I had an interesting conversation in my training this week. We were going around and sort of trying to help each other solve our work-related problems. I couldn’t come up with anything good for an 8 minute discussion, but after listening to someone become a workaholic, an idea popped into my head.
I have a coworker who makes me look bad. Not intentionally, of course. She loves her work and is definitely a yes man. She never says no to anyone. Which means that she has way more on her plate than she can handle. Which then means she works crazy overtime, but never puts in requests for overtime pay or compensatory time. She’s been known to work all night and take a 2 hour power nap curled up under her desk at 2 am.
I think that’s nuts.
Sure, she gets a lot done, but at what cost? She has no free time, and that kind of lifestyle can’t be good for your health. We all have times where we have to put in extra hours at work, and more often than not, we aren’t compensated for those hours, but that’s okay. We have jobs, and the power of a job well done is important.
The problem is that not everyone realizes the hours she’s putting in, so it looks as though she’s accomplishing twice what I accomplish in the same amount of time, and it’s a struggle for me at times. No one has ever directly said anything to me, but I always feel like the lesser employee and that maybe I should be taking on more during my own personal time.
The group vehemently disagreed with me when I suggested that. In fact, many of the managers pointed out that I should try to bring her actions to the attention of the supervisors, because it is unsafe for her, both in terms of her health and in terms of the fact that yes, it’s a secure building, but sleeping under the desk when no one knows you’re there is not a good idea. And I should try to step up and offer help to her – but not to the detriment of her work.
Many people thought that what was ultimately going to happen was that she was going to get sick or make a large mistake or do something that reveals her current work situation and it will turn out badly for her. Why? Because she’s overloaded. She needs to learn how to say no and how to prioritize and to say “I would like to do this project for you, but I have these other projects. Can this wait?” Sometimes, the boss makes you do things, but you can’t volunteer to take on things just to make yourself look good.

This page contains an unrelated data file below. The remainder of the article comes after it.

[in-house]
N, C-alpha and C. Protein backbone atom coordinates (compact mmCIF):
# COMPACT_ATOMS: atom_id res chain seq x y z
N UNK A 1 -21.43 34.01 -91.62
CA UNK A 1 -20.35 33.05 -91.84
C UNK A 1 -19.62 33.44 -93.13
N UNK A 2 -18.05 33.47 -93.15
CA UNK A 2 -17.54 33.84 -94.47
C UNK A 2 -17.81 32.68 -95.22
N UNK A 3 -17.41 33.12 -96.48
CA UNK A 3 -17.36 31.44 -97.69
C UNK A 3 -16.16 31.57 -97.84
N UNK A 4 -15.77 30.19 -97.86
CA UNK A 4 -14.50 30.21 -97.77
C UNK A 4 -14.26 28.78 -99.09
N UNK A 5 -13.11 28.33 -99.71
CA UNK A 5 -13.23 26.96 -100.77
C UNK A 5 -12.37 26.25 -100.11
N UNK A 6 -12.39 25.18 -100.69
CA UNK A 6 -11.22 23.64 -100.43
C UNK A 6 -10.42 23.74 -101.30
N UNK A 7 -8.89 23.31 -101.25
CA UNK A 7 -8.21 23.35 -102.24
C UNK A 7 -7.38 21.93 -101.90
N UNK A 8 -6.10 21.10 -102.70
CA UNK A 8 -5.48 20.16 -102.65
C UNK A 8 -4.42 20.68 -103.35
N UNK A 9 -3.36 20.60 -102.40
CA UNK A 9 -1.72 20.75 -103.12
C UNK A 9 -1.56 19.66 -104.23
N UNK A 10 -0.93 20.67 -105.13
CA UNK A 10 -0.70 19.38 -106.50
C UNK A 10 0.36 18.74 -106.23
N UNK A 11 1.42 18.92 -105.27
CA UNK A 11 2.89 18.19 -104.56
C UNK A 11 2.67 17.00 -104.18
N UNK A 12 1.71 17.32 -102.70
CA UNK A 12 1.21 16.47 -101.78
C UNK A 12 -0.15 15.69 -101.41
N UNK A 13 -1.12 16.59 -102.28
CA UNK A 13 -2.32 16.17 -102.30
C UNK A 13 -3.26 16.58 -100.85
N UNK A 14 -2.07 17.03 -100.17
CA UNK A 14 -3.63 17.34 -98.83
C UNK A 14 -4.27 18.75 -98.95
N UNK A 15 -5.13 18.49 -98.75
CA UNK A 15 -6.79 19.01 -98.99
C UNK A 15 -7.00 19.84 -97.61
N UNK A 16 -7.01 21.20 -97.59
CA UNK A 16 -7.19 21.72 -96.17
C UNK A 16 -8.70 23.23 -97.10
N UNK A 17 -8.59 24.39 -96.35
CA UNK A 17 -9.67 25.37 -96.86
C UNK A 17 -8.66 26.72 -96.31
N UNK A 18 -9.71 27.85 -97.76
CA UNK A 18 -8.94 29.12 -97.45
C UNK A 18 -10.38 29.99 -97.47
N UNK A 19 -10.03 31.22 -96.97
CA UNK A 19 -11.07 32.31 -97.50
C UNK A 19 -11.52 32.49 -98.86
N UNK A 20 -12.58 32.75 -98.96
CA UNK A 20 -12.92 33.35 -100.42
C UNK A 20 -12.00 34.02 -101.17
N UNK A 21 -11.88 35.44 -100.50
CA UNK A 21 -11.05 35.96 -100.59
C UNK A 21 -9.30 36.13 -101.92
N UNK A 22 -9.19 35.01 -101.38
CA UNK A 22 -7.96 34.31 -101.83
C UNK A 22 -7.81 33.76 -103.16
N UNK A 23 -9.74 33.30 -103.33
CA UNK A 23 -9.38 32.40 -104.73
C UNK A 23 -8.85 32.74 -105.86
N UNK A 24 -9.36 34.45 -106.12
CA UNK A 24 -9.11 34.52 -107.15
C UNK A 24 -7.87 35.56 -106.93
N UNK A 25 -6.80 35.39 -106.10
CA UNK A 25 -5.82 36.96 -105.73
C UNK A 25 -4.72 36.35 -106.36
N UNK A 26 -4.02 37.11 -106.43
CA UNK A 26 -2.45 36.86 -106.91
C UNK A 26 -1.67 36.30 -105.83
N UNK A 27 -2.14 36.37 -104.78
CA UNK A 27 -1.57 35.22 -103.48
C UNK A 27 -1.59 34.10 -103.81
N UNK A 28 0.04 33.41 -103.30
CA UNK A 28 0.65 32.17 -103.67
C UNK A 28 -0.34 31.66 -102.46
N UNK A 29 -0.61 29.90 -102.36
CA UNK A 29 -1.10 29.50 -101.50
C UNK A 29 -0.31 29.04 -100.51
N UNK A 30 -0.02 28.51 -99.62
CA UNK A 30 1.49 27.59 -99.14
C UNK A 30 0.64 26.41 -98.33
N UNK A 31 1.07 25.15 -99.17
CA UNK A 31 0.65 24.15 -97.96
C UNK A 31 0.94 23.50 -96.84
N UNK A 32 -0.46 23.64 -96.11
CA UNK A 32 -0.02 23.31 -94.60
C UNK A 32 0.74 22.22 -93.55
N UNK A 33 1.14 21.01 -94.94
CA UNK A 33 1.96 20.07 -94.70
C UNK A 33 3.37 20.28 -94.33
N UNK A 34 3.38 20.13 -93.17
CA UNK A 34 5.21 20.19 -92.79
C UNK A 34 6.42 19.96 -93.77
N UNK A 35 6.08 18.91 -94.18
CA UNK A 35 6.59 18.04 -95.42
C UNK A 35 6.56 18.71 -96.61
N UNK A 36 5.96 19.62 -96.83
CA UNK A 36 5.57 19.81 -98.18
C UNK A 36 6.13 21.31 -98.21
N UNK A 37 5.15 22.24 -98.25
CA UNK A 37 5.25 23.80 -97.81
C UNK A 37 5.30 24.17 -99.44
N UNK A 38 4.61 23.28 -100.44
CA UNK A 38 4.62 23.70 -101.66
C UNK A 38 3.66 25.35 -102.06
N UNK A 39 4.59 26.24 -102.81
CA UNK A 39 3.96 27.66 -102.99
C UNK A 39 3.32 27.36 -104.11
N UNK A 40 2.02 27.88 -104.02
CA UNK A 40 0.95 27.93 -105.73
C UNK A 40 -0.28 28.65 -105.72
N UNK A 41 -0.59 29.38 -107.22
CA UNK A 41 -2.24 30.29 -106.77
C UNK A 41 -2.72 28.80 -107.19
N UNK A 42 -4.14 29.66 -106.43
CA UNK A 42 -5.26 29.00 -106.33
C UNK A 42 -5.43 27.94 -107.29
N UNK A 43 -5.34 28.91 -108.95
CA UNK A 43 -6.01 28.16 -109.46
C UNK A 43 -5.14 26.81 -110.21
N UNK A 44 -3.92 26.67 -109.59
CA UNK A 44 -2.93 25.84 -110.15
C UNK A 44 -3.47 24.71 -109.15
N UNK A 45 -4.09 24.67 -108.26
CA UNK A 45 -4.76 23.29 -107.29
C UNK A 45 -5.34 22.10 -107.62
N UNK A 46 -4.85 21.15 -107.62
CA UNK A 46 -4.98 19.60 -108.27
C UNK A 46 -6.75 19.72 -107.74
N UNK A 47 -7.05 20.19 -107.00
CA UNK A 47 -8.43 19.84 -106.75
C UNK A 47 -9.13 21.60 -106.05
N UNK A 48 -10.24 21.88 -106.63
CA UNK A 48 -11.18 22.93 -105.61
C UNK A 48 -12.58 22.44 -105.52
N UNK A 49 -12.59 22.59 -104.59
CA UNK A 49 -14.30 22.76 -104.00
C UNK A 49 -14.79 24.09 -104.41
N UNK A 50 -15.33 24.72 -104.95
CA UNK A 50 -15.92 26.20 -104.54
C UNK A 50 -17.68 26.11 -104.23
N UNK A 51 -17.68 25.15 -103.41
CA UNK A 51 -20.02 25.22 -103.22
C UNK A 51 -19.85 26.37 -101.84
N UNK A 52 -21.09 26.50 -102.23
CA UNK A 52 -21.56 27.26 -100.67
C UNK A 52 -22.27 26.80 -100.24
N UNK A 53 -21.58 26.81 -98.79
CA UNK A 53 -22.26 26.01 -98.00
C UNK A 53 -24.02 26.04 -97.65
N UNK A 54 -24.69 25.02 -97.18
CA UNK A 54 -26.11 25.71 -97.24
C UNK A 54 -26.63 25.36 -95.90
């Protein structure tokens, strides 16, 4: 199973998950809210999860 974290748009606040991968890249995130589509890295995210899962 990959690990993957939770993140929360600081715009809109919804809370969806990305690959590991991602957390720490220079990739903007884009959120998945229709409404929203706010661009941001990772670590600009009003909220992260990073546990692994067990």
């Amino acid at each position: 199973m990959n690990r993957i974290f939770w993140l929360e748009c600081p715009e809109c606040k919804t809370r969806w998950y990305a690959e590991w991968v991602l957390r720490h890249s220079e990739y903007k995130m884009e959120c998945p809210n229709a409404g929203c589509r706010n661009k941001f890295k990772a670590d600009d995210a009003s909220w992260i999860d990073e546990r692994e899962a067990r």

I’m guilty of overloading my personal time, and I’ve been working on that somewhat. I’m good at work priorities, but when it’s personal, I’m always saying yes. I need to value myself and learn to say no and better balance my time so that I can get all of my responsibilities completed without sacrificing my health or happiness.
And I hope no one reading this regularly sleeps under their desk due to work. At least get a cot or something.
Megan is a 30-something government employee in the Washington, DC area. She got interested in Personal Finance when she got out of college and realized that her paycheck wasn’t going to go as far as she had hoped. Since starting this blog, she has managed to buy a house and make a solid start on her retirement goals, and hopes to help others do the same. Here is her story:
In 2007, I was a gainfully employed 20-something with no debt but not a lot of knowledge about personal finance. It was a co-worker’s comment about Roth IRAs that sent me to the internet, searching for information. It was then that I realized that I really didn’t know a whole lot about personal finance and that my current financial situation was due a lot to inherent frugal tendencies, generous family members, a fear of debt, and good luck. While that was working for me, clearly I needed a better plan.
While I had no debt, I was also pretty much living paycheck to paycheck and not worrying about going over budget (I say this as if I had a real budget) because I had an emergency fund set aside to cover any overages.
Except that’s not what an emergency fund is for.
So I did a lot of research, read a lot of blogs, and decided that I needed a plan. I needed to budget. I needed to know what I was spending my money on. I needed to prepare for the future.
I decided to create a blog not only to make myself accountable to others but also to share the knowledge that I gained along the way. I’ve learned so much from my fellow bloggers, and I hope that my readers can find something useful in what I have to share as well.